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The About feature powers the “About” section of the site, which is mostly static content used for reference. Lastly, the site-wide Blog feature makes it possible for the site’s editors to post blog posts in the main site area, rather than just within groups.

Technical details

A handful of key steps were involved in making the Idea Engine platform look and work differently from a default Open Atrium installation. Here is a breakdown of the main steps we took to build this custom site:

Custom theme and sprite

We implemented the new design through a custom sub theme. For documentation on how to do this, see Create a Custom Sub Theme. In order for the sub theme to be set out of the box upon installation of the site, we forked the openatrium.profile and do something like the following in openatriumintranetconfigurecheck()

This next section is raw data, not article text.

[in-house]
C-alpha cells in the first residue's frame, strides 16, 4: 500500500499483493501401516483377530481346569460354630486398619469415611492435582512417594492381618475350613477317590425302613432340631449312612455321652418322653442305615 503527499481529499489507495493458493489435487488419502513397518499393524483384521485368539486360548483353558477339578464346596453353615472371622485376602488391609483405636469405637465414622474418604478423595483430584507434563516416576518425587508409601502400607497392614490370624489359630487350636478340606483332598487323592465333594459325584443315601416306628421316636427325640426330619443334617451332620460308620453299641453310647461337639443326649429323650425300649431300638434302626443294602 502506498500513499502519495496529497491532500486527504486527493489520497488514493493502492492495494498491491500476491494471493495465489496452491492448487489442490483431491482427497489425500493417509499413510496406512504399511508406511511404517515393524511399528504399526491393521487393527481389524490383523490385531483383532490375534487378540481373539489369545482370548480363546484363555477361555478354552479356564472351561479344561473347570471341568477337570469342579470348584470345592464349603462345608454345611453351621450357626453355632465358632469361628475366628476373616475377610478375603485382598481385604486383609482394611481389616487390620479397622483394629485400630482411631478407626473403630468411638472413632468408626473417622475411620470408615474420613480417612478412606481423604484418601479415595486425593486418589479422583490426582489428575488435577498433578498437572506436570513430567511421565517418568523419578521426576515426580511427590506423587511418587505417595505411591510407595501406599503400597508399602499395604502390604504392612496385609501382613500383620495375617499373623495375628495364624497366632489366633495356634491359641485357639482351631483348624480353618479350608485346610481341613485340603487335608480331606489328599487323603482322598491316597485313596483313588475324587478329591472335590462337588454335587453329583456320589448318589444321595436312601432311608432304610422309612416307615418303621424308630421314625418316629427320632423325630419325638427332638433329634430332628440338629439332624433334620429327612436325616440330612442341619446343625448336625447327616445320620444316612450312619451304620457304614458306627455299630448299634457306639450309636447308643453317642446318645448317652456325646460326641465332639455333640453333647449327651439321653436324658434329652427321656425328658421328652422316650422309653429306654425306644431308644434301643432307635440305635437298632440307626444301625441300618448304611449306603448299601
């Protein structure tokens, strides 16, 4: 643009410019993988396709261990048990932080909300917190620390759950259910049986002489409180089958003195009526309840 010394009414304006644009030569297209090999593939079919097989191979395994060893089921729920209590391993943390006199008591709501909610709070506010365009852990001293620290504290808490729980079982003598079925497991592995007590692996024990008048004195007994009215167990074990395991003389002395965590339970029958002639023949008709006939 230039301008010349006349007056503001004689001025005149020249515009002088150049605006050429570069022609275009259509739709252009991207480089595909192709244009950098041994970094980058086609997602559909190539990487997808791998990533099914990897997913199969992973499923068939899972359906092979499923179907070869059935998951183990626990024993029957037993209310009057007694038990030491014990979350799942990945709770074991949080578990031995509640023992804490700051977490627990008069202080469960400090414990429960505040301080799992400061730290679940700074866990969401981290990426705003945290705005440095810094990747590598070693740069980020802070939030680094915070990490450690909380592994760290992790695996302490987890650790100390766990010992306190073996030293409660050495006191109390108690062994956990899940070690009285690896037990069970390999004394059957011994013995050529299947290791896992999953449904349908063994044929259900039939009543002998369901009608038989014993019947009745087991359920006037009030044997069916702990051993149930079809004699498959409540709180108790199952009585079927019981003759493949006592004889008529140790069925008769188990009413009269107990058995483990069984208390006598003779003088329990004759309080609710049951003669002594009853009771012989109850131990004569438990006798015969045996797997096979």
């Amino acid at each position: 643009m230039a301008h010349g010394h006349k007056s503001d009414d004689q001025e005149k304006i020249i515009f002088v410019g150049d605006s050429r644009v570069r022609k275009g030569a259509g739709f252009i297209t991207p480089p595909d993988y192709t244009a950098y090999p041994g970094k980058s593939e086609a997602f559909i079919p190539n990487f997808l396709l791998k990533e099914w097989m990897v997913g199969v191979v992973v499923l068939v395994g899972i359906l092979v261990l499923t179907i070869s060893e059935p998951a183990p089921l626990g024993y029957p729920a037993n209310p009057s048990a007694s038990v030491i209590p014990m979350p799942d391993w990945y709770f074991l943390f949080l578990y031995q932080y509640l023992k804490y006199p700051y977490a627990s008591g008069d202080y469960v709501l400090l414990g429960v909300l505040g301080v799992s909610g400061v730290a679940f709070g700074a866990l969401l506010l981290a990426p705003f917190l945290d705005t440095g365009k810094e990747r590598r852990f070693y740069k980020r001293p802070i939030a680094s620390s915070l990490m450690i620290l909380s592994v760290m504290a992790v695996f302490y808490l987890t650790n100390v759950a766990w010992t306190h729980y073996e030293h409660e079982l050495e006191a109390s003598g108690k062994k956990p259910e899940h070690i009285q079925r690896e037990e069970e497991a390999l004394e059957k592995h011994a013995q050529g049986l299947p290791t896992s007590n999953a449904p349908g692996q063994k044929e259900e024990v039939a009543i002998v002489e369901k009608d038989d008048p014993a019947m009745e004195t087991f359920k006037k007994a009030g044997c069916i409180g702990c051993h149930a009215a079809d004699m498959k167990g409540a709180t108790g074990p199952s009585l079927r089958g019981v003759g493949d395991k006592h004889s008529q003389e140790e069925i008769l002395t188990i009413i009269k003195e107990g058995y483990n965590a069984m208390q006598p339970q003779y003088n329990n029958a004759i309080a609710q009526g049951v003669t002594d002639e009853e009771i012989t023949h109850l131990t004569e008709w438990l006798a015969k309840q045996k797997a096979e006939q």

db_query("UPDATE {blocks} SET status = 0, region = ''"); // disable all DB blocks
  db_query("UPDATE {system} SET status = 0 WHERE type = 'theme' and name ='%s'", 'garland');
  db_query("UPDATE {system} SET status = 0 WHERE type = 'theme' and name ='%s'", 'ginkgo');
  variable_set('theme_default', 'poplar'); // Poplar is the custom theme`

A custom sprite was developed which contains all of the custom graphics and takes the place of the default “sprite_skin.png”, which comes with the Ginkgo theme. You can read more about sprites and Open Atrium on our blog in the posts Designing for Speed and Scaling the Open Atrium UI.

New features and custom configuration

As mentioned above, we built three custom features for Idea Engine. In order to enable these features by default when the site is installed, it’s necessary to implement a few overrides. In this example, we use a custom module called “ed_settings” to store custom configuration that doesn’t really belong in each individual feature, but instead represents configuration that glues all the pieces together. This type of “settings” module is a good place to store a lot of the customizations described in the Customization Guide on